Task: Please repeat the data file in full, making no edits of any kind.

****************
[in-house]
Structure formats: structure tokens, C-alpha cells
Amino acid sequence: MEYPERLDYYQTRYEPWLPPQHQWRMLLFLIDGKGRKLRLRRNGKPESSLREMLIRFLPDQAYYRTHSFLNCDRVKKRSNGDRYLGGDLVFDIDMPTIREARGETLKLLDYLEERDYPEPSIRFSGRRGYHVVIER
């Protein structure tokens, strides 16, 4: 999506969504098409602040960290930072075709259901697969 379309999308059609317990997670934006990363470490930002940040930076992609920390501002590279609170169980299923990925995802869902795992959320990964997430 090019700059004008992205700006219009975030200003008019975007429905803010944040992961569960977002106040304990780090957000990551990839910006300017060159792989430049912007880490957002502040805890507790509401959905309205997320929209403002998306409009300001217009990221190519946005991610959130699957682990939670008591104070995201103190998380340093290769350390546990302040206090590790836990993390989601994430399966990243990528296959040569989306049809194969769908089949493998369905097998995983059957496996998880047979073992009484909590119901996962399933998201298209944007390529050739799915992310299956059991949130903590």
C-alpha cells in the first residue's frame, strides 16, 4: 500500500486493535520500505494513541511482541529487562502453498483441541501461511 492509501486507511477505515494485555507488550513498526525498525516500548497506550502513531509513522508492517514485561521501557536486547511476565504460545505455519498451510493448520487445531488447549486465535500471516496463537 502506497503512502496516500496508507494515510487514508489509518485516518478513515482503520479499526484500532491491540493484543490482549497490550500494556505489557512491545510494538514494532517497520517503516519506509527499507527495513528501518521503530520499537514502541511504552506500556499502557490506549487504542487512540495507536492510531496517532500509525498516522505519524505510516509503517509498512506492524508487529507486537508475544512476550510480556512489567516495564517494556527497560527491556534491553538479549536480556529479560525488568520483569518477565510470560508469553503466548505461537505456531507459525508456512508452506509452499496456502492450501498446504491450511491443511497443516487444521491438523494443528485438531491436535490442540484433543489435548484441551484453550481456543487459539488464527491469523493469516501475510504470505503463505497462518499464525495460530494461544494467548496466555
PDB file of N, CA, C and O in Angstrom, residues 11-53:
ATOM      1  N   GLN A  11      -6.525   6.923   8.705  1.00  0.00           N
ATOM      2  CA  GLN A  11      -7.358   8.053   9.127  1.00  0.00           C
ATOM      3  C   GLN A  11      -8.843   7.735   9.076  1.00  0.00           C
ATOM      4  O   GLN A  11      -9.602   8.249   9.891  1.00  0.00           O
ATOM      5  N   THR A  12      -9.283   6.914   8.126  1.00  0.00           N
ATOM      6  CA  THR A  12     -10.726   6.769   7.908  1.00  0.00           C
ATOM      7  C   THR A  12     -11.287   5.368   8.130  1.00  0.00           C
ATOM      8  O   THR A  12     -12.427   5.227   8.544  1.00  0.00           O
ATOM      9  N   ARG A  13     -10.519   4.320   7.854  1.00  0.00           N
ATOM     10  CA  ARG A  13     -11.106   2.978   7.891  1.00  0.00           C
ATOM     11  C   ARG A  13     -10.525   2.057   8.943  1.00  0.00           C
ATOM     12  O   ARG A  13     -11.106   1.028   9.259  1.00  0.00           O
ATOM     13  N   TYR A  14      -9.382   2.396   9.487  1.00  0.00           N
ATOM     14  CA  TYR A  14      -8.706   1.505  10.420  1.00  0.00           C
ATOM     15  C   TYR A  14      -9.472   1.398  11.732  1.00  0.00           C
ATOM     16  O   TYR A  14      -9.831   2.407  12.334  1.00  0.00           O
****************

[in-house]
Structure formats: structure tokens, C-alpha cells
Amino acid sequence: MEYPERLDYYQTRYEPWLPPQHQWRMLLFLIDGKGRKLRLRRNGKPESSLREMLIRFLPDQAYYRTHSFLNCDRVKKRSNGDRYLGGDLVFDIDMPTIREARGETLKLLDYLEERDYPEPSIRFSGRRGYHVVIER
């Protein structure tokens, strides 16, 4: 999506969504098409602040960290930072075709259901697969 379309999308059609317990997670934006990363470490930002940040930076992609920390501002590279609170169980299923990925995802869902795992959320990964997430 090019700059004008992205700006219009975030200003008019975007429905803010944040992961569960977002106040304990780090957000990551990839910006300017060159792989430049912007880490957002502040805890507790509401959905309205997320929209403002998306409009300001217009990221190519946005991610959130699957682990939670008591104070995201103190998380340093290769350390546990302040206090590790836990993390989601994430399966990243990528296959040569989306049809194969769908089949493998369905097998995983059957496996998880047979073992009484909590119901996962399933998201298209944007390529050739799915992310299956059991949130903590």
C-alpha cells in the first residue's frame, strides 16, 4: 500500500486493535520500505494513541511482541529487562502453498483441541501461511 492509501486507511477505515494485555507488550513498526525498525516500548497506550502513531509513522508492517514485561521501557536486547511476565504460545505455519498451510493448520487445531488447549486465535500471516496463537 502506497503512502496516500496508507494515510487514508489509518485516518478513515482503520479499526484500532491491540493484543490482549497490550500494556505489557512491545510494538514494532517497520517503516519506509527499507527495513528501518521503530520499537514502541511504552506500556499502557490506549487504542487512540495507536492510531496517532500509525498516522505519524505510516509503517509498512506492524508487529507486537508475544512476550510480556512489567516495564517494556527497560527491556534491553538479549536480556529479560525488568520483569518477565510470560508469553503466548505461537505456531507459525508456512508452506509452499496456502492450501498446504491450511491443511497443516487444521491438523494443528485438531491436535490442540484433543489435548484441551484453550481456543487459539488464527491469523493469516501475510504470505503463505497462518499464525495460530494461544494467548496466555
PDB file of N, CA, C and O in Angstrom, residues 11-53:
ATOM      1  N   GLN A  11      -6.525   6.923   8.705  1.00  0.00           N
ATOM      2  CA  GLN A  11      -7.358   8.053   9.127  1.00  0.00           C
ATOM      3  C   GLN A  11      -8.843   7.735   9.076  1.00  0.00           C
ATOM      4  O   GLN A  11      -9.602   8.249   9.891  1.00  0.00           O
ATOM      5  N   THR A  12      -9.283   6.914   8.126  1.00  0.00           N
ATOM      6  CA  THR A  12     -10.726   6.769   7.908  1.00  0.00           C
ATOM      7  C   THR A  12     -11.287   5.368   8.130  1.00  0.00           C
ATOM      8  O   THR A  12     -12.427   5.227   8.544  1.00  0.00           O
ATOM      9  N   ARG A  13     -10.519   4.320   7.854  1.00  0.00           N
ATOM     10  CA  ARG A  13     -11.106   2.978   7.891  1.00  0.00           C
ATOM     11  C   ARG A  13     -10.525   2.057   8.943  1.00  0.00           C
ATOM     12  O   ARG A  13     -11.106   1.028   9.259  1.00  0.00           O
ATOM     13  N   TYR A  14      -9.382   2.396   9.487  1.00  0.00           N
ATOM     14  CA  TYR A  14      -8.706   1.505  10.420  1.00  0.00           C
ATOM     15  C   TYR A  14      -9.472   1.398  11.732  1.00  0.00           C
ATOM     16  O   TYR A  14      -9.831   2.407  12.334  1.00  0.00           O